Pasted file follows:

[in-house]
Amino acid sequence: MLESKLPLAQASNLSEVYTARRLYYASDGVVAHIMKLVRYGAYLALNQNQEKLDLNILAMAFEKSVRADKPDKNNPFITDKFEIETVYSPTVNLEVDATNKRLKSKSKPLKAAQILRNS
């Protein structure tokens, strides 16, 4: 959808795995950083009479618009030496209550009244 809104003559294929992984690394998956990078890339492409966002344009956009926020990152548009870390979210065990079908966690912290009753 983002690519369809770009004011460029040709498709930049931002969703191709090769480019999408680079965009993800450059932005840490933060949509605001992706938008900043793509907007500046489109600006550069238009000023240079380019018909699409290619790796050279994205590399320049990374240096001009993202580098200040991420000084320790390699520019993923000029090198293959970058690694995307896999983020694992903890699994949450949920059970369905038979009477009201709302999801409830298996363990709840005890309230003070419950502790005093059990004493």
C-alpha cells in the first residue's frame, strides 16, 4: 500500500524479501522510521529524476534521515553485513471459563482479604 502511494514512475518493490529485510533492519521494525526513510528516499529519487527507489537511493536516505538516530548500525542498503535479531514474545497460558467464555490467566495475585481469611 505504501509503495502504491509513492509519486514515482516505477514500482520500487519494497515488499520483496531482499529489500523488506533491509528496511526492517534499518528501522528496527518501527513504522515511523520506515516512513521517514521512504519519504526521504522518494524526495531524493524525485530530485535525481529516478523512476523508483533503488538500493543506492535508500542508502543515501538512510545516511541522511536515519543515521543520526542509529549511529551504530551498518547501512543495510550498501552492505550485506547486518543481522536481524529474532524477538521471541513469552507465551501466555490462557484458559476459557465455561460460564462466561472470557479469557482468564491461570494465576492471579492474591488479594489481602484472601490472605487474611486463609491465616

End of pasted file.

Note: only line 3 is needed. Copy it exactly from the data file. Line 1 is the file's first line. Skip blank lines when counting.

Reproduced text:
């Protein structure tokens, strides 16, 4: 959808795995950083009479618009030496209550009244 809104003559294929992984690394998956990078890339492409966002344009956009926020990152548009870390979210065990079908966690912290009753 983002690519369809770009004011460029040709498709930049931002969703191709090769480019999408680079965009993800450059932005840490933060949509605001992706938008900043793509907007500046489109600006550069238009000023240079380019018909699409290619790796050279994205590399320049990374240096001009993202580098200040991420000084320790390699520019993923000029090198293959970058690694995307896999983020694992903890699994949450949920059970369905038979009477009201709302999801409830298996363990709840005890309230003070419950502790005093059990004493």